Posted 14 August 2010 - 07:51 PM

It seems unsafe in this day and age to have a train with hundreds of lives totally out of communications in the event of trouble issues of many kinds--be it medical, crime, breakdown, or whatever. If there are spots with comm. 'dark territory', they need to be addressed. The building of cell tower, radio repeater, or even old lineside RR telephone boxes should be established.
If all else fails, locomotives should be provided with Iridium satellite phones, that do not depend on landbased cell towers.

In railroad terms, all "dark" means is a line is not signaled, just controlled by dispatchers by radio. As AlanB pointed, the RR's radio is available everywhere along the line. If it there is an area of bad reception due to geography, the railroad puts in repeaters, and they run antenna lines in the tunnels. If the conductor's handset isn't powerful enough in a certain area, he can radio to the engineer and the engineer's more powerful transmitter in the cab will work.

Chill, dude. And don't get your facts from a bad movie ("Dark Territory").

Edited by zephyr17, 14 August 2010 - 07:53 PM.

SP Coast Daylight, AT&SF San Diegan, AT&SF Super Chief, D&RGW Rio Grande Zephyr, Southwest Limited/Chief, San Diegan/Pacific Surfliner, San Joaquin, Cascades, California/San Francisco Zephyr, Coast Starlight, Empire Builder, Sunset Limited (LA-Orlando), Desert Wind, Pioneer, City of New Orleans, Silver Star, Silver Meteor, Lake Shore Limited, Cardinal, Hoosier State, Ann Rutledge, Adirondack, Via Canadian (CP route), Via Super Continental, Via Atlantic Limited, Via Hudson Bay, Via Skeena, Via Canadian (CN route), BC Rail Cariboo Dayliner, Eurostar, Thalys, DB, Netherlands Rail, Austrian Railways, BR, Korail (conventional), KTX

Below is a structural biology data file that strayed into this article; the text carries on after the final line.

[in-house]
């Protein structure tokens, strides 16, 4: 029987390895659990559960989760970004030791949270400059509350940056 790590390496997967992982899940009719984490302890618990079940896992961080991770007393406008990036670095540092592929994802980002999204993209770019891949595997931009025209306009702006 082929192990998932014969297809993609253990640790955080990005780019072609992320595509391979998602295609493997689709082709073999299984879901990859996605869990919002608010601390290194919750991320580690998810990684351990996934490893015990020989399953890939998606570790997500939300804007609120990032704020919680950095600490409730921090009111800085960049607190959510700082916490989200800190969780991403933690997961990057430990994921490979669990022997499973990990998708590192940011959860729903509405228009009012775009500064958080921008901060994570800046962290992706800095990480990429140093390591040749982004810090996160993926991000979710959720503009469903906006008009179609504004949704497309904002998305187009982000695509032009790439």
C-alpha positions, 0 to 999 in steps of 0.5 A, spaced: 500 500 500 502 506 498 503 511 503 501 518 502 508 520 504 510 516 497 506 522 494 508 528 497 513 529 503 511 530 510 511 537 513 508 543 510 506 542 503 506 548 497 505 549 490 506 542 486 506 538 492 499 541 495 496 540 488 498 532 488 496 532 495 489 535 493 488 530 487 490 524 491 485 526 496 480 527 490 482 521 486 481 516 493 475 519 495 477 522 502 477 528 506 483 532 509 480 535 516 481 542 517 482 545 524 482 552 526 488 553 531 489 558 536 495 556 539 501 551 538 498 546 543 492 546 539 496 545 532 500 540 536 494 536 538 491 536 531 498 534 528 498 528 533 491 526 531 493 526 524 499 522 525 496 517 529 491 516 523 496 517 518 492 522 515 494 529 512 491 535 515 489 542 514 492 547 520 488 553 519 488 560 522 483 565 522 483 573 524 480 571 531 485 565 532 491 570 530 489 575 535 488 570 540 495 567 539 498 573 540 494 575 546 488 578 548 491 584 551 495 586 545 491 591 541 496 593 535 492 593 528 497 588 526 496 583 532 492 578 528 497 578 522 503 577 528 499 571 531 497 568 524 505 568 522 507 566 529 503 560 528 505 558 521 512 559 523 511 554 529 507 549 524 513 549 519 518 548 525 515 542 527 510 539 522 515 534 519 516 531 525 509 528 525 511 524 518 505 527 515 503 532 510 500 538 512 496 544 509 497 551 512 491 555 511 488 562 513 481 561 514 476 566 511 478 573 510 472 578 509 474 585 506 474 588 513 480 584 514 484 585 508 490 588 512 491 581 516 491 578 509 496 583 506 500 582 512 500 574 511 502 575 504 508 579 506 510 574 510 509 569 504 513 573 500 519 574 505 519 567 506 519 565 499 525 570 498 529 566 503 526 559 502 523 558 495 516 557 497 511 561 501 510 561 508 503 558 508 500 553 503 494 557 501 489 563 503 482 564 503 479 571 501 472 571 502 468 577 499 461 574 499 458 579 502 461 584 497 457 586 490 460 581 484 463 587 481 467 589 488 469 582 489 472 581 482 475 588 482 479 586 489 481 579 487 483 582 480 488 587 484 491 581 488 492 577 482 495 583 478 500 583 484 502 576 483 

#15 Guest_Jim R_*

Guest_Jim R_*
  • Guests

Posted 09 July 2011 - 01:07 AM


It seems unsafe in this day and age to have a train with hundreds of lives totally out of communications in the event of trouble issues of many kinds--be it medical, crime, breakdown, or whatever. If there are spots with comm. 'dark territory', they need to be addressed. The building of cell tower, radio repeater, or even old lineside RR telephone boxes should be established.
If all else fails, locomotives should be provided with Iridium satellite phones, that do not depend on landbased cell towers.